Konrad Hurrell is ready to deliver in 2016, after making some dramatic changes off the field.
There have been many twists and turns in his career since he arrived on the scene in 2012 but finally this year fans might see Hurrell Mark 2.0.
He's changed his diet, his focus and his living arrangements. The Warriors centre has also changed his body and is working with professionals on the mental side of his game.
There have been similar 'I've got to change' pronouncements from Hurrell in the past but this time, the penny may have dropped - a timely development, as there might not be many more chances.
Hurrell, who will feature in the Auckland Nines next weekend, knows he is at the crossroads. He played only 12 games last year, scoring just four tries after managing at least 12 each of the three previous years.
He lost confidence and the club lost faith in him. He spent time in the New South Wales Cup towards the end of the year while Warriors coach Andrew McFadden preferred arguably less talented but safer options. And heading into 2016, there is extensive competition in the centres, with Blake Ayshford, Ken Maumalo, Tui Lolohea, Solomone Kata and Jonathan Wright all vying for spots.
Hurrell has taken steps to give himself the best chance of success this year. He cut short his annual trip home to Tonga, wary of previous overindulgence there, and stayed fit while there with boxing sessions with his brothers.
He's moved into his own house in South Auckland and cut back on his use of social media, which had become an undoubted distraction in recent years.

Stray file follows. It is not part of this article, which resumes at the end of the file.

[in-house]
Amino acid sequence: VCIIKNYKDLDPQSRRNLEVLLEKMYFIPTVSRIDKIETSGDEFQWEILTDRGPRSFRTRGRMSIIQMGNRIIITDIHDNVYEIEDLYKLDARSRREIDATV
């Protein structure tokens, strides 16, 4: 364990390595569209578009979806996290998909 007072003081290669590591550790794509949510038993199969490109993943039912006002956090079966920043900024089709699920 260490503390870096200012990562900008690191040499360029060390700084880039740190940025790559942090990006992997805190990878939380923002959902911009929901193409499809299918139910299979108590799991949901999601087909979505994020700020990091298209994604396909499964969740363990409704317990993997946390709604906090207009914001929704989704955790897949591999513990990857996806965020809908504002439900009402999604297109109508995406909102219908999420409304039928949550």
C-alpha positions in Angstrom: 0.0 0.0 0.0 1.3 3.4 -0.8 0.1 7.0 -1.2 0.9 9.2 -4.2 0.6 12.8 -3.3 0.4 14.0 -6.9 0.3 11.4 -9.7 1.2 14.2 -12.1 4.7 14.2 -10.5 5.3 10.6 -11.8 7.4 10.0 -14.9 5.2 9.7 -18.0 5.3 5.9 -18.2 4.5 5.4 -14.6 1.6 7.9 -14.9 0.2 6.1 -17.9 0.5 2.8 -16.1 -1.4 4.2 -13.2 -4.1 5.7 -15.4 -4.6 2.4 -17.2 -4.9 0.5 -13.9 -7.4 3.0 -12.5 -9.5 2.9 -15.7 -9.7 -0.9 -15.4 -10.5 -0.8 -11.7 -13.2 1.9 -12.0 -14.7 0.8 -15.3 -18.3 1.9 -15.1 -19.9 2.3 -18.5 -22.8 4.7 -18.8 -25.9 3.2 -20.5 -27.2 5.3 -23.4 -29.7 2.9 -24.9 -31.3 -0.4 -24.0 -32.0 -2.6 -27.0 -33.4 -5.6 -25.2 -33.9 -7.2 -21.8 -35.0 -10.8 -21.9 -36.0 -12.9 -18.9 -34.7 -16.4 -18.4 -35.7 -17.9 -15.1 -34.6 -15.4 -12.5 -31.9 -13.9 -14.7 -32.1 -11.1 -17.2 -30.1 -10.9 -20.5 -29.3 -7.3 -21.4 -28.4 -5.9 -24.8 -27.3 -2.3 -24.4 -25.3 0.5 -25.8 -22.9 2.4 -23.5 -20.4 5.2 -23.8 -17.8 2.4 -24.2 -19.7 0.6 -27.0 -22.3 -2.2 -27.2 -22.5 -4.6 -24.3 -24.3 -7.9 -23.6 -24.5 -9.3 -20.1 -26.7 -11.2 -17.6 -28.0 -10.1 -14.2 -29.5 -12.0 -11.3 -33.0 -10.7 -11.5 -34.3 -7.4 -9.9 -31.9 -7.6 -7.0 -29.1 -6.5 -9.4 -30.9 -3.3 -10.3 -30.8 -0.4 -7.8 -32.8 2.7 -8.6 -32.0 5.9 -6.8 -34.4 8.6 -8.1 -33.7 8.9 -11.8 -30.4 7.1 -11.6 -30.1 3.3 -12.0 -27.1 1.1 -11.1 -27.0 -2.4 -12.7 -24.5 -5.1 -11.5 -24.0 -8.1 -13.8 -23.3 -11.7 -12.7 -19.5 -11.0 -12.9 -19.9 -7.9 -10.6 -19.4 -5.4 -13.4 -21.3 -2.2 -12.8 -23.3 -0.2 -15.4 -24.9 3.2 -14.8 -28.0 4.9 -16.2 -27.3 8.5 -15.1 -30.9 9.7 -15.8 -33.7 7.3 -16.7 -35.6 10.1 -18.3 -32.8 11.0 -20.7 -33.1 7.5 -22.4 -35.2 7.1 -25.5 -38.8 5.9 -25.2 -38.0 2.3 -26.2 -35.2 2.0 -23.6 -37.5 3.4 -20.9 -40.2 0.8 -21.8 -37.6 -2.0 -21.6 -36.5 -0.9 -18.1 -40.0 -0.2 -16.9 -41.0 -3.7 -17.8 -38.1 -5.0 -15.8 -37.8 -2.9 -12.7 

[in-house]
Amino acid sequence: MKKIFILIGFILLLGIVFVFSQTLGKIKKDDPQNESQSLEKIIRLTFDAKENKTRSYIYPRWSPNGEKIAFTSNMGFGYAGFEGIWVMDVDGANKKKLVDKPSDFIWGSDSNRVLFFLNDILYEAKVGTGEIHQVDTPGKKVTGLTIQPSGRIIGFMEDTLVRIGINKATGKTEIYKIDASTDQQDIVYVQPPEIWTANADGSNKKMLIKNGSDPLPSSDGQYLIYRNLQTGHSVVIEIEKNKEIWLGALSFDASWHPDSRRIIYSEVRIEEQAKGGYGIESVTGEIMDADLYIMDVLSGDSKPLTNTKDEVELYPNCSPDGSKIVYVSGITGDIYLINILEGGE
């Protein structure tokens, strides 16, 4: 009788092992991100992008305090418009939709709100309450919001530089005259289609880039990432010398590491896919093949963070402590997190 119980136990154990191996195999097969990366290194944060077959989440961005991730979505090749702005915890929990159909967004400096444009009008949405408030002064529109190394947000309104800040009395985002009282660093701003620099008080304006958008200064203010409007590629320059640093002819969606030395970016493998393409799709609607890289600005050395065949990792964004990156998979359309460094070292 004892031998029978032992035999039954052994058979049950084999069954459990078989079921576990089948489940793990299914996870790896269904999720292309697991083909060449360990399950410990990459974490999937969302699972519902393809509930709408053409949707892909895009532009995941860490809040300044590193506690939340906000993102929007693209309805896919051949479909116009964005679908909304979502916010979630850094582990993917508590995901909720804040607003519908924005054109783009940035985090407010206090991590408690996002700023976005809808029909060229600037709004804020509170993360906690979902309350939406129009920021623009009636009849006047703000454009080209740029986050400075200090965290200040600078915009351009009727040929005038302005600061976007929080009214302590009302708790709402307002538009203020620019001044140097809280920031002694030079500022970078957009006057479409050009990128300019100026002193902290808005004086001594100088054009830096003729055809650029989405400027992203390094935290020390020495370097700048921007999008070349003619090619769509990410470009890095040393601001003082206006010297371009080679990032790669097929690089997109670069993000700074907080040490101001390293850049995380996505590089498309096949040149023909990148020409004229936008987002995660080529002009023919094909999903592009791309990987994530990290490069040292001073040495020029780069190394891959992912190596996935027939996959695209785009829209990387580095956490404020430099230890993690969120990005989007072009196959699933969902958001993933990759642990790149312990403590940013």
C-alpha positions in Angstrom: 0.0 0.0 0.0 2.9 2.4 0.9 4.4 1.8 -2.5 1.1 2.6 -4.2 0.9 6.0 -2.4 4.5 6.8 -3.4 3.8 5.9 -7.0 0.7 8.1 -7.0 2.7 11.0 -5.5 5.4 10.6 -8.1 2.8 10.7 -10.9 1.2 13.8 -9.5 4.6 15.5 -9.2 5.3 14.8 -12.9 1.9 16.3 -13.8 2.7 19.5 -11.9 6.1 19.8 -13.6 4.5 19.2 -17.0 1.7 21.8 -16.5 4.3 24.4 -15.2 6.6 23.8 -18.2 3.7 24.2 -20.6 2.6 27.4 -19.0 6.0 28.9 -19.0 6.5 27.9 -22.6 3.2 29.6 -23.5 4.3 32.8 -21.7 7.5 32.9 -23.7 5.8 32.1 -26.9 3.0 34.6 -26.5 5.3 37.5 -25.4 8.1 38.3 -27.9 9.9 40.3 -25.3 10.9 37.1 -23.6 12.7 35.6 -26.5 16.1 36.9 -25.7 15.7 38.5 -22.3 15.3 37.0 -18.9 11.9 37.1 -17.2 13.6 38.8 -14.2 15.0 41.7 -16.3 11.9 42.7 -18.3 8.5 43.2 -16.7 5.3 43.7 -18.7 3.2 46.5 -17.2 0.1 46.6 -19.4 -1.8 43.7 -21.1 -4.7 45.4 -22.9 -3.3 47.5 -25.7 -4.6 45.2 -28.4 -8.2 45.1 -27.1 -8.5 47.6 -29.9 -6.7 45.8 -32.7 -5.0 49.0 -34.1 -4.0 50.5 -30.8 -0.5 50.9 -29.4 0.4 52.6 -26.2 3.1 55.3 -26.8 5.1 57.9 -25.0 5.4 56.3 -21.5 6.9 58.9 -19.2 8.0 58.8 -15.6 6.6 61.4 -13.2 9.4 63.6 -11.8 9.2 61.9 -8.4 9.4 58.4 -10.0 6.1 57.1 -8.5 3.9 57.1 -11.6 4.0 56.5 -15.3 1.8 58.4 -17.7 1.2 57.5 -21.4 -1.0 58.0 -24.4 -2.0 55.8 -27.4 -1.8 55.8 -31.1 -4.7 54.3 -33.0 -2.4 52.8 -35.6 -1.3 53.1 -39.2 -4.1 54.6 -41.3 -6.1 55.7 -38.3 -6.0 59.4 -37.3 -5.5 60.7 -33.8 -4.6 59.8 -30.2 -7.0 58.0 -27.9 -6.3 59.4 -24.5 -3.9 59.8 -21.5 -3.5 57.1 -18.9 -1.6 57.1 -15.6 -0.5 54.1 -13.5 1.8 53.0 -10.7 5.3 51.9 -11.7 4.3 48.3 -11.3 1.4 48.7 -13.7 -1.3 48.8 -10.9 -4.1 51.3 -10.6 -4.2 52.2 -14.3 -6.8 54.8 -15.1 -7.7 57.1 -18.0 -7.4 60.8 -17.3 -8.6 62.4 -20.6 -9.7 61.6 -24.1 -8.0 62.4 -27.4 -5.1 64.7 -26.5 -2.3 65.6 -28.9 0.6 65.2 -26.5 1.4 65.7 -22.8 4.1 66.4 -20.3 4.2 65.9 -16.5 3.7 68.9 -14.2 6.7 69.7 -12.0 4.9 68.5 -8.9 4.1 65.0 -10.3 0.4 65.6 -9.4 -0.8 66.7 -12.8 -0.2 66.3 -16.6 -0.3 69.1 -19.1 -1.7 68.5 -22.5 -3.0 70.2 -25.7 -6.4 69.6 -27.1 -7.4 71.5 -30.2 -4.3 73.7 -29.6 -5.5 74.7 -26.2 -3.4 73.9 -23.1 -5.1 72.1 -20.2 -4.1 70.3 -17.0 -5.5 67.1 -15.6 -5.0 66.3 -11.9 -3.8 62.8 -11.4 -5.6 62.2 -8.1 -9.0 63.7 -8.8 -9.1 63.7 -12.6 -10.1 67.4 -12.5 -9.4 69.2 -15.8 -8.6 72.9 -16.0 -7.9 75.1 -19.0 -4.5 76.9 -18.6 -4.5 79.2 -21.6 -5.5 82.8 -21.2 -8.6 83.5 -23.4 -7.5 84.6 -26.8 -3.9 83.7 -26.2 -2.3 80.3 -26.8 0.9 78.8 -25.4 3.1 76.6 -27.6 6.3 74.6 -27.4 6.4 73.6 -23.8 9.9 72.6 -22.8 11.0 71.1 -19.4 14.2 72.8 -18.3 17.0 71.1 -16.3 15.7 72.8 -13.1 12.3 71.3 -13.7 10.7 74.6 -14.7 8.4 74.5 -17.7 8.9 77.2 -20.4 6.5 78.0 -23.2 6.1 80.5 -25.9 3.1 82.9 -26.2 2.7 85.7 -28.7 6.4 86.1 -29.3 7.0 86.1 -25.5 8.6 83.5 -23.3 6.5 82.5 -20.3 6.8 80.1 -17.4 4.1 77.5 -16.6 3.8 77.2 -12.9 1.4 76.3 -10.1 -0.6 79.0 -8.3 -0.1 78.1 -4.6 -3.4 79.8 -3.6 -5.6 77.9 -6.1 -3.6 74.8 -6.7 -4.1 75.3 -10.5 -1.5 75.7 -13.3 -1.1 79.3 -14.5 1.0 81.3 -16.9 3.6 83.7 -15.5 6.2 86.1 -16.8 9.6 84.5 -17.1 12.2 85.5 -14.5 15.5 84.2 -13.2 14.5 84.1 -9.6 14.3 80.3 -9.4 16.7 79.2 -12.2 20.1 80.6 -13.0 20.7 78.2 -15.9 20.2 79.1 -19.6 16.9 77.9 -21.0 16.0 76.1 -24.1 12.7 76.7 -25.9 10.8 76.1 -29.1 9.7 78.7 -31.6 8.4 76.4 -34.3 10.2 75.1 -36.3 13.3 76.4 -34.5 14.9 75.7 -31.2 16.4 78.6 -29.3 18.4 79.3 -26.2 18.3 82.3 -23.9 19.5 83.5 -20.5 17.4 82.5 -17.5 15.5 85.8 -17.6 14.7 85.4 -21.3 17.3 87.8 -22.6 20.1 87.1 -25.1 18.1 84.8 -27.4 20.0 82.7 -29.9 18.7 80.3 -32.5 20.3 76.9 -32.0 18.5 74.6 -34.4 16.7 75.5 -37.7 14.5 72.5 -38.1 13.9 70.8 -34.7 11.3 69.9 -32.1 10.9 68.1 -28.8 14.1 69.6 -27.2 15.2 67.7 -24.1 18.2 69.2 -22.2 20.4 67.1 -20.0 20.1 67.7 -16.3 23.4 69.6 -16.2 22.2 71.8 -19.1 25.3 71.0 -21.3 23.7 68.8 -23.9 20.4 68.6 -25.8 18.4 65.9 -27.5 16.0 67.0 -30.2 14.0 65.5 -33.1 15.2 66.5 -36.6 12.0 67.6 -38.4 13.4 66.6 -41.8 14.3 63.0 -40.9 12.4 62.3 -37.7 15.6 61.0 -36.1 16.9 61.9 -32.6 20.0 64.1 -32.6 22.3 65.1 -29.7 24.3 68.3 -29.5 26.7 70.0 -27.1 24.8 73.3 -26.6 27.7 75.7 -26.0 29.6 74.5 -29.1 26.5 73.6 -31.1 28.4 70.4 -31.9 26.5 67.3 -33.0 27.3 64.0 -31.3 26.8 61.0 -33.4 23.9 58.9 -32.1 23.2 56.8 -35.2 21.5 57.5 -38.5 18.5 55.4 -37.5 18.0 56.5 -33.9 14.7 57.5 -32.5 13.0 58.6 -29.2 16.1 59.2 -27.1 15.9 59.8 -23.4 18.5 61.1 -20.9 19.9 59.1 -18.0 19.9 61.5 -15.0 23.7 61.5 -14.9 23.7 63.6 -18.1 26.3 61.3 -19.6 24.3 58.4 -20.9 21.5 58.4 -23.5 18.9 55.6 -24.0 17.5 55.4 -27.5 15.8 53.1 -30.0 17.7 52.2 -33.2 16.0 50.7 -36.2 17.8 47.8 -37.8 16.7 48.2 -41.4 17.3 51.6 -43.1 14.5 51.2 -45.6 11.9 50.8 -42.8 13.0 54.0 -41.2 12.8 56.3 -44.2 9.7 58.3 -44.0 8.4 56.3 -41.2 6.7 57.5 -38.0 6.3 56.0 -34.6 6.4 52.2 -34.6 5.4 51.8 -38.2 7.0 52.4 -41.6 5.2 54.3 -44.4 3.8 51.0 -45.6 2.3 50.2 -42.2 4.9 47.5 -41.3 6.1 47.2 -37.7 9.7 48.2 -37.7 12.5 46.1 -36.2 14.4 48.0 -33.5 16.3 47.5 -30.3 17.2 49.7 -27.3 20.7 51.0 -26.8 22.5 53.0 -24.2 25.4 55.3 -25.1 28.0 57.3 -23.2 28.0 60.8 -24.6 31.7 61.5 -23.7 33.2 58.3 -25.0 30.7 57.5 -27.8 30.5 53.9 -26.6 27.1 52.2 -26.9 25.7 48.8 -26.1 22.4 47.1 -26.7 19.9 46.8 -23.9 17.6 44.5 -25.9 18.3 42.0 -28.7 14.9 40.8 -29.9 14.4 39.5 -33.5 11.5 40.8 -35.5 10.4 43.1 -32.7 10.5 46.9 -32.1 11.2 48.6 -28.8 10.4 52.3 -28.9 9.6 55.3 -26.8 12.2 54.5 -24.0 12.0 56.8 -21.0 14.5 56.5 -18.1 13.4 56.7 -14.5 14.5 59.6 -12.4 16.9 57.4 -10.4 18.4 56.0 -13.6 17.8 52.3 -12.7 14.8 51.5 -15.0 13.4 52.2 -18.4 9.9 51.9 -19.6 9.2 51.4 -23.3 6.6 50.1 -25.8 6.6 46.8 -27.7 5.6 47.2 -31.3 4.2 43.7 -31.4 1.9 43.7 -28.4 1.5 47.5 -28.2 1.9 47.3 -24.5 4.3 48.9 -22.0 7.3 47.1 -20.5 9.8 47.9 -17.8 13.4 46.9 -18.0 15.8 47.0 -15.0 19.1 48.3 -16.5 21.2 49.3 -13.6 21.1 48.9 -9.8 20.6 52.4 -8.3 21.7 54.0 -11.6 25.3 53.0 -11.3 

Perhaps most significantly, the 24-year-old has taken a more professional approach to his preparation, prioritising sleep, plenty of water and, most importantly, a good diet. He's ditched the takeaways and believes he's in the best shape of his life.
"Last year was one of the worst of my footy career," said Hurrell. "I've been playing off the bench. That's not my position. I want to play the full 80 minutes. This year, I have gone back to the start, sleeping, eating right, learning the little things off the field."
And those who matter have noticed.
"There is no doubt he is in the best shape he has been in," said McFadden. "He's lean, which you need to be when you're playing in the outside backs, and he's done all the work, so he's going to give himself a really good chance to have a big season."
Success came maybe too quickly for Hurrell. Thrown into first grade in 2012, he scored 12 tries in 17 games and was one of the NRL's hottest prospects.
The next year was similarly impressive but then things went off the rails. Hurrell reported for pre-season 10kg overweight, followed by a social media sex tape scandal later that year. And instead of being a player to build a team around, his merits were hotly debated as he struggled to find a place in the 17.
"I need to train hard, be prepared for it and fight to get my spot back," said Hurrell. "I need to keep it humble and hopefully get it back. I've got something to prove. Like every year, I'm still learning and with the young boys coming in, it doesn't make it easier for me."